In the UK, we often celebrate the restraint of shows like Fawlty Towers that call it a day after a couple of series, and give cult status to the single-series efforts, like Garth Marenghi’s Darkplace, that only gained the fans they deserved long after original broadcast.
Live studio sitcoms might be the exception. Not Going Out, along with Mrs Brown’s Boys, feels like it’s been a BBC staple forever. While it hasn’t always enjoyed strong critical reception, its crowd-pleasing blend of farce, one-liners, slapstick and innuendo continues to pull in strong ratings. Still, it’s vanishingly rare for a comedy show to make it 100 episodes.
Not Going Out has reached that milestone, becoming the second longest-running British TV sitcom ever, outdone only by Last of the Summer Wine. The show began in 2006 as a sort of odd couple sitcom, with Lee Mack playing a fictionalised version of himself, an act-first-think-later protagonist to Tim Vine’s neurotic accountant.
In 2023, Mack’s character is happily married to Lucy (Death in Paradise’s Lucy Bretton) and they’ve moved to the suburbs with their three kids. Not Going Out has been a great vehicle for Mack, harnessing the cheeky quips and pull-back-and-reveal punchlines he’s perfected in his live act to furnish the TV series with a rapid-fire helping of jokes.
The 100th episode was a Christmas special – and not the series’s first. Previous festive outings spiralled into disaster thanks to surprise visits from Lee’s renegade dad, an armed robbery in a department store, Christmas gift mistakes, and Lucy and Lee’s attempts to organise a Christmas show for their children’s school.
“I promised them this year would be different,” said Lee, as he attempted to hide the evidence of one of his biggest disasters yet. This Christmas, Lee’s family hosted Lucy’s parents, but they’d also agreed (Lee, begrudgingly) to be good Samaritans for the day, welcoming an elderly man named Wilfred from the local care home.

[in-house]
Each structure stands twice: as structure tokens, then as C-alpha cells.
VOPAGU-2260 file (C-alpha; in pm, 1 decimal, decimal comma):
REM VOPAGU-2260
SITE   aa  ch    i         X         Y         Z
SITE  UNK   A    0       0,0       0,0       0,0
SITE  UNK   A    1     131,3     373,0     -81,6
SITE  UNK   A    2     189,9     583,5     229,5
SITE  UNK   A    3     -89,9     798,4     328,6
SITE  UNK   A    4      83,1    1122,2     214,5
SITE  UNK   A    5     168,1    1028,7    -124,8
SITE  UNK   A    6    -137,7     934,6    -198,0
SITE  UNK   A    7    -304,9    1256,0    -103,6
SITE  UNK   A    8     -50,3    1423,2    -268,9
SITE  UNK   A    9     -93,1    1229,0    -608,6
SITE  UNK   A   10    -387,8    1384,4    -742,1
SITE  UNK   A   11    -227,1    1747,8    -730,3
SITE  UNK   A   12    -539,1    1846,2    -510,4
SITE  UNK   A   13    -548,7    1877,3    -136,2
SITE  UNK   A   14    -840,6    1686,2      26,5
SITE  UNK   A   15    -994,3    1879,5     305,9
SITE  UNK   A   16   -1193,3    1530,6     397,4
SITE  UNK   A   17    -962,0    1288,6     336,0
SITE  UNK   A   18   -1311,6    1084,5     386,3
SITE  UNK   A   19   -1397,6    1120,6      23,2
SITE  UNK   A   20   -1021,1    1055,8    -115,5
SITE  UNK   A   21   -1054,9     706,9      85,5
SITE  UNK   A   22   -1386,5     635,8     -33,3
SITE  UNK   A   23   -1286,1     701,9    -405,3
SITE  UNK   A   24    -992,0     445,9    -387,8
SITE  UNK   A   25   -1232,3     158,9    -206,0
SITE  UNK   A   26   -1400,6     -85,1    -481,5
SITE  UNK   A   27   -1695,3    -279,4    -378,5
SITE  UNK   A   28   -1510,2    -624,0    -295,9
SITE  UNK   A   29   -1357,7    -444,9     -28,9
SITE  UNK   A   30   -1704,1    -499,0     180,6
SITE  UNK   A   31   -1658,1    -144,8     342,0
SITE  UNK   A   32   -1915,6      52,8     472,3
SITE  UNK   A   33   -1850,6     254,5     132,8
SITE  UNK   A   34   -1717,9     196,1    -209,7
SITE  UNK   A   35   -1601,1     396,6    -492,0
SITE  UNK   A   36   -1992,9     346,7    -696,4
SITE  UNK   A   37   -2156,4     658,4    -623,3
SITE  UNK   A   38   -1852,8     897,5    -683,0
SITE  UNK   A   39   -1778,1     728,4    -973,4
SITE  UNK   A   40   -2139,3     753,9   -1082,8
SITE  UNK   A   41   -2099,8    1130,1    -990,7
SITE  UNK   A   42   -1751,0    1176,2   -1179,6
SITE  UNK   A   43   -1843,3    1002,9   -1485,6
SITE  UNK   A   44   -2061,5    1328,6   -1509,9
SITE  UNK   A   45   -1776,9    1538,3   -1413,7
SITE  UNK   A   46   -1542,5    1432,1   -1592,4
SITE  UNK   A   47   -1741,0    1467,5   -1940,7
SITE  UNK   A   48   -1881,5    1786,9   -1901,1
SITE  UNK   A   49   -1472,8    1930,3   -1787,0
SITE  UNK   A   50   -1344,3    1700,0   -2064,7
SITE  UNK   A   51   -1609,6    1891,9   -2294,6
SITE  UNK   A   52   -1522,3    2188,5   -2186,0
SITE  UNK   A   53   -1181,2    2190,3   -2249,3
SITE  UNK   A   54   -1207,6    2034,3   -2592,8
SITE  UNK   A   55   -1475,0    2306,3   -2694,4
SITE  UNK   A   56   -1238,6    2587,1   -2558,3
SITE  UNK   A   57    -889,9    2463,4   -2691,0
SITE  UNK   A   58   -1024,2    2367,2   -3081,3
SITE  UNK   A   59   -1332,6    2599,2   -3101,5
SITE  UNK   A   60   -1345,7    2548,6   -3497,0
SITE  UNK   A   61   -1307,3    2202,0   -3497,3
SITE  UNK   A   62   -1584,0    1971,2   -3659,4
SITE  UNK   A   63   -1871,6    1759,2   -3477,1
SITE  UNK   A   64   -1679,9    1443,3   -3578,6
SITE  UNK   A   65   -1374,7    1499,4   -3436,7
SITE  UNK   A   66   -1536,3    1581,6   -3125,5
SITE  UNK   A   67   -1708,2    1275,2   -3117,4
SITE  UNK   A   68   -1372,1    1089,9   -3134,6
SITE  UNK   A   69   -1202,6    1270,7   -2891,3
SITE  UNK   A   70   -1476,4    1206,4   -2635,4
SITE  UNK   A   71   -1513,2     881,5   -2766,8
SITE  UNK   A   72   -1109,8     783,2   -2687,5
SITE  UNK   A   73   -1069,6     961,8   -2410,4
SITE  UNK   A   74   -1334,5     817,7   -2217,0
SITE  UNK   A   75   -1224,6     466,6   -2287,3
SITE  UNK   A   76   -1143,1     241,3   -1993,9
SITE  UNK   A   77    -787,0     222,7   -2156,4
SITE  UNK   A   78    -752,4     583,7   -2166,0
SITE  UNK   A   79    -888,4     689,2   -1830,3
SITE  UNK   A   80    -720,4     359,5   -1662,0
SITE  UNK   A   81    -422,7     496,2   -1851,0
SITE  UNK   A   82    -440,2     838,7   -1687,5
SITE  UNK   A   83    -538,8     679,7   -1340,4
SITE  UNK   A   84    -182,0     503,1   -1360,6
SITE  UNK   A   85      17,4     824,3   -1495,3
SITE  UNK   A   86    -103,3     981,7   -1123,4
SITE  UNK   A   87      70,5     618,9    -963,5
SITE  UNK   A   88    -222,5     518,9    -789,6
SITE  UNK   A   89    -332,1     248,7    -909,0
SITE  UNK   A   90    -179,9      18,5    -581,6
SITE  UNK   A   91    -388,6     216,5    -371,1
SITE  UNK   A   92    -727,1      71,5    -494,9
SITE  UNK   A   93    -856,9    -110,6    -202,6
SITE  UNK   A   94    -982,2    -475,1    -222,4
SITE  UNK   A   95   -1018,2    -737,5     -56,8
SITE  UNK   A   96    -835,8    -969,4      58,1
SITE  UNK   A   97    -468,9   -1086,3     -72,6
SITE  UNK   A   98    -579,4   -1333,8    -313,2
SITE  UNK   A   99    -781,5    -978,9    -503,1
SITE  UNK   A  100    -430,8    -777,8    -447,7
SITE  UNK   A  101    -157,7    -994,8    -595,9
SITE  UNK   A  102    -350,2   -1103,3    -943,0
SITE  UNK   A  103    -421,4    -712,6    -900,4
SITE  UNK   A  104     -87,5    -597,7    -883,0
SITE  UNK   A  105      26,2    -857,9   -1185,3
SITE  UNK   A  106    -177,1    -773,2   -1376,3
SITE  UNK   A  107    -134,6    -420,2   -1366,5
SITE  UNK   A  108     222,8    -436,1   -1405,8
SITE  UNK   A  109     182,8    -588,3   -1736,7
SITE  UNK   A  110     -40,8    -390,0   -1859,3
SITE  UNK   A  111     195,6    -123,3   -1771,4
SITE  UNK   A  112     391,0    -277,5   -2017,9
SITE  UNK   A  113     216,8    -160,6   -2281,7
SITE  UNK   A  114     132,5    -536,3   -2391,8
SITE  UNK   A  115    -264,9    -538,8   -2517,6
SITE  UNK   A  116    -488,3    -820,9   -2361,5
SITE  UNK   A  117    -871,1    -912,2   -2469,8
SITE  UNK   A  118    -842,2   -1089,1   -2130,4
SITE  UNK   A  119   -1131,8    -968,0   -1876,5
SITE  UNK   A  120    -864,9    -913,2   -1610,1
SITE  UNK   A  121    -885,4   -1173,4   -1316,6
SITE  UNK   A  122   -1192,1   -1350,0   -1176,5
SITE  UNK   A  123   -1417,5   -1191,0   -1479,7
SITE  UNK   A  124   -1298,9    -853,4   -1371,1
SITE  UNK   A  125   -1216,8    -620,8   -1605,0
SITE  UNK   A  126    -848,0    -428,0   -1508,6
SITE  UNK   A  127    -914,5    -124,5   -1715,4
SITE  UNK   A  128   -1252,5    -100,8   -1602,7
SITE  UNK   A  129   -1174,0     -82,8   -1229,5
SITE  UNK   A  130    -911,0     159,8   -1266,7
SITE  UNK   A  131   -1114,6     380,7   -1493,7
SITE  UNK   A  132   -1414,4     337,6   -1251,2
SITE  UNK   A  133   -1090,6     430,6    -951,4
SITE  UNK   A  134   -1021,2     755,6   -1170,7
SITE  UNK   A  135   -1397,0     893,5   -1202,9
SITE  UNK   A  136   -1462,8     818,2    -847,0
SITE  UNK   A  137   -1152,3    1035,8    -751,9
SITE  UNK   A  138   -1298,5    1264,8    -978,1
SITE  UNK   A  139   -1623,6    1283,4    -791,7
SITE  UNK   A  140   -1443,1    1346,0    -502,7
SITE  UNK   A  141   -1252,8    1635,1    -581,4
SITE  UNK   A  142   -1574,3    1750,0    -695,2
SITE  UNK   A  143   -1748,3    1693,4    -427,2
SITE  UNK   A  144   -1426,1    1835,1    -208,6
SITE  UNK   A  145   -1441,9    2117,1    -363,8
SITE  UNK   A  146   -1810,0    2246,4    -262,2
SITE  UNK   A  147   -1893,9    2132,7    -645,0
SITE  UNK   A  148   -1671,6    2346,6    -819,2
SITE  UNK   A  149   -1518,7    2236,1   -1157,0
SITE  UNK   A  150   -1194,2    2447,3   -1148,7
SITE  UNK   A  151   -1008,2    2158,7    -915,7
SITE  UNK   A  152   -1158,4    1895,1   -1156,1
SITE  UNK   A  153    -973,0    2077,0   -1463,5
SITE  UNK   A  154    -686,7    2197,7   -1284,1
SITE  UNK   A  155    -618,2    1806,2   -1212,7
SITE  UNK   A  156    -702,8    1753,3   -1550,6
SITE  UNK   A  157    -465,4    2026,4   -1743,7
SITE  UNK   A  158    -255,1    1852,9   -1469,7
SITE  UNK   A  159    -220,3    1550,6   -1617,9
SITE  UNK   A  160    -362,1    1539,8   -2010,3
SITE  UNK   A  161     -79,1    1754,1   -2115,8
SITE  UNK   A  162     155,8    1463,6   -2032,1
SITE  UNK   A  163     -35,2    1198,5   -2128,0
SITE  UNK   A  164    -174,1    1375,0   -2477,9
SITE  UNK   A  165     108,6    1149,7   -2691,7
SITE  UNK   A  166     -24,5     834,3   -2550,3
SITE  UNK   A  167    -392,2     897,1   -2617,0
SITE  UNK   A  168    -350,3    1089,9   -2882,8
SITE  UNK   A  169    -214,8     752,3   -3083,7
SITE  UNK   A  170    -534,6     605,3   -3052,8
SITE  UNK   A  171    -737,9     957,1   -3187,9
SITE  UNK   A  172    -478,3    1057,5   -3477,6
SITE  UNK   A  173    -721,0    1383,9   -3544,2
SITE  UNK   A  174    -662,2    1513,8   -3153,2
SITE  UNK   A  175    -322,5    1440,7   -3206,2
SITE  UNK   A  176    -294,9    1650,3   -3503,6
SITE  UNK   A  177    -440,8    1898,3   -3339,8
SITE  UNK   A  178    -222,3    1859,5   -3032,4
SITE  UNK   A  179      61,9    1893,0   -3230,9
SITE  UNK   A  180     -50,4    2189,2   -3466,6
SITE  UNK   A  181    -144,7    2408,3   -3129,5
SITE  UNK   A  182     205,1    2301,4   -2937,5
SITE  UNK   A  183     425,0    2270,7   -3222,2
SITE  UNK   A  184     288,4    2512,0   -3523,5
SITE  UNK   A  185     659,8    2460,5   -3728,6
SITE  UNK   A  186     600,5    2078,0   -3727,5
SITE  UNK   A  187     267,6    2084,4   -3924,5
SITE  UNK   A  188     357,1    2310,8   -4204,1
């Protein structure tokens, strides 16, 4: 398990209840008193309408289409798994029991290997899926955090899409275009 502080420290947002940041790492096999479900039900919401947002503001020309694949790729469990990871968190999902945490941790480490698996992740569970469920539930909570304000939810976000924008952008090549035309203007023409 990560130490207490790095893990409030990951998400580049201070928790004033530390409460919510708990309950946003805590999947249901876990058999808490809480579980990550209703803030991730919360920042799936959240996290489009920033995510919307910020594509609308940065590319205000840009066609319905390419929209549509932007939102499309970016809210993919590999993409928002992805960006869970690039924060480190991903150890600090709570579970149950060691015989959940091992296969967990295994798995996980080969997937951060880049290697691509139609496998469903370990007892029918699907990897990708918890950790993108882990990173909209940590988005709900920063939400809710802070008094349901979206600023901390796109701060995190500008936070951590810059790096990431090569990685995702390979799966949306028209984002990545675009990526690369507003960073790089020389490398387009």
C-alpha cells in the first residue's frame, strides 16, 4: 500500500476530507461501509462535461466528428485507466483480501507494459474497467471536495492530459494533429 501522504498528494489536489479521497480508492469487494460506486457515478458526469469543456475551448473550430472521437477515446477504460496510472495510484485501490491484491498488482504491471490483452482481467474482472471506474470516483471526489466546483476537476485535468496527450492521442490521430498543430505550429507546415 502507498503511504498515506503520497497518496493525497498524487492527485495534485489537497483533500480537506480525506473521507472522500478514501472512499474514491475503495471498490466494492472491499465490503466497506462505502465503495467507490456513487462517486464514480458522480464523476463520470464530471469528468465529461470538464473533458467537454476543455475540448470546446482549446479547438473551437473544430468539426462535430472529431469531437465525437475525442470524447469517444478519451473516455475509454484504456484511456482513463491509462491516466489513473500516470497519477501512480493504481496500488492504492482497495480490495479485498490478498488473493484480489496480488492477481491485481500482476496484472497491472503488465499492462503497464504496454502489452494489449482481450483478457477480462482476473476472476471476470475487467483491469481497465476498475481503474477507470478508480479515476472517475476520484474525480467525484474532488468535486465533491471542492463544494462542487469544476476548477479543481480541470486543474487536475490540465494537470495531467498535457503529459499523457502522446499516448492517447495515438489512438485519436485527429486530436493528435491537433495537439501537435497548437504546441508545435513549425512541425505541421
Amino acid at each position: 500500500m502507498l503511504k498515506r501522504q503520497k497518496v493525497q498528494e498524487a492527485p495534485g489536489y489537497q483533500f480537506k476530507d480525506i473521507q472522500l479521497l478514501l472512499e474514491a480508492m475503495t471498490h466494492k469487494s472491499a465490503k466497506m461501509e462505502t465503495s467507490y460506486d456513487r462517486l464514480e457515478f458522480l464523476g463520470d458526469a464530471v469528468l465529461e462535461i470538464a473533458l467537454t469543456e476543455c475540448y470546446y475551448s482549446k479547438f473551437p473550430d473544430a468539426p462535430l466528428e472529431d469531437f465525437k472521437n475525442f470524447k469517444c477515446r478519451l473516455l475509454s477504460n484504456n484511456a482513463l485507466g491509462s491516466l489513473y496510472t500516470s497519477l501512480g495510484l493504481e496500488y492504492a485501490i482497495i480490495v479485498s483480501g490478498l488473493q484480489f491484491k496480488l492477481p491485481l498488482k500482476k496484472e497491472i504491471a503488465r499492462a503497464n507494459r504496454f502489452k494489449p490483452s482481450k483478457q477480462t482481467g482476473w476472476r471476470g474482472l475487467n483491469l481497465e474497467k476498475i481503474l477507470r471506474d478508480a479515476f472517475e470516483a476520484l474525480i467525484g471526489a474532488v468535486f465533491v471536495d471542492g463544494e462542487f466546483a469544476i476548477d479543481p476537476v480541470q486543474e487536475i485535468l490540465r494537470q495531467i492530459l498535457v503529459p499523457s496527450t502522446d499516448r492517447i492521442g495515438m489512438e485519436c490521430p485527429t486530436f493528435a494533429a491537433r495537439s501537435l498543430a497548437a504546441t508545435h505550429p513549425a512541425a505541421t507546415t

Throughout the years, the sitcom has featured many of the big faces in UK comedy – Tim Vine, Katy Wix, Miranda Hart. Hugh Dennis has been a regular since series seven, playing family friend Toby, and his straight-man gynaecologist character was put to good use in this episode, providing a welcome tonal shift and talking Lee down from his most ludicrous ideas.
Lee’s desperation to save face was the driving narrative force, leading him to lie, scheme and ultimately make things worse for everyone involved. While some of the close shaves were played well for laughs, eventually it felt a little repetitive – the same misdirection employed one too many times.
Naturally, sitcom plays with caricature, but the couple’s three kids were surprisingly two-dimensional here, cast as smartphone-obsessed pests, filming and photographing at the most inappropriate moments. At times, the reactions of Lucy and her parents to Lee’s antics also felt incongruous – knowing him as they do, why would they buy his more outlandish cover stories?
There were enjoyable moments of excruciating tension, though. It dared to play with surprisingly dark subject matter and maintained a compelling pace. Lee’s confession scene, which brought the episode to a sudden close, was a strong finish.
Is it possible for a sitcom to feel fresh and exciting after 100 episodes? Not Going Out didn’t exactly achieve that. It has always leaned into the familiar embrace of a bygone era of television-making, but it did provide a pleasantly farcical foray into a home that’s now familiar to so many viewers.
When you’re full of Christmas treats and getting cosy on the sofa, an easy watch with consistent laughs might be the perfect companion.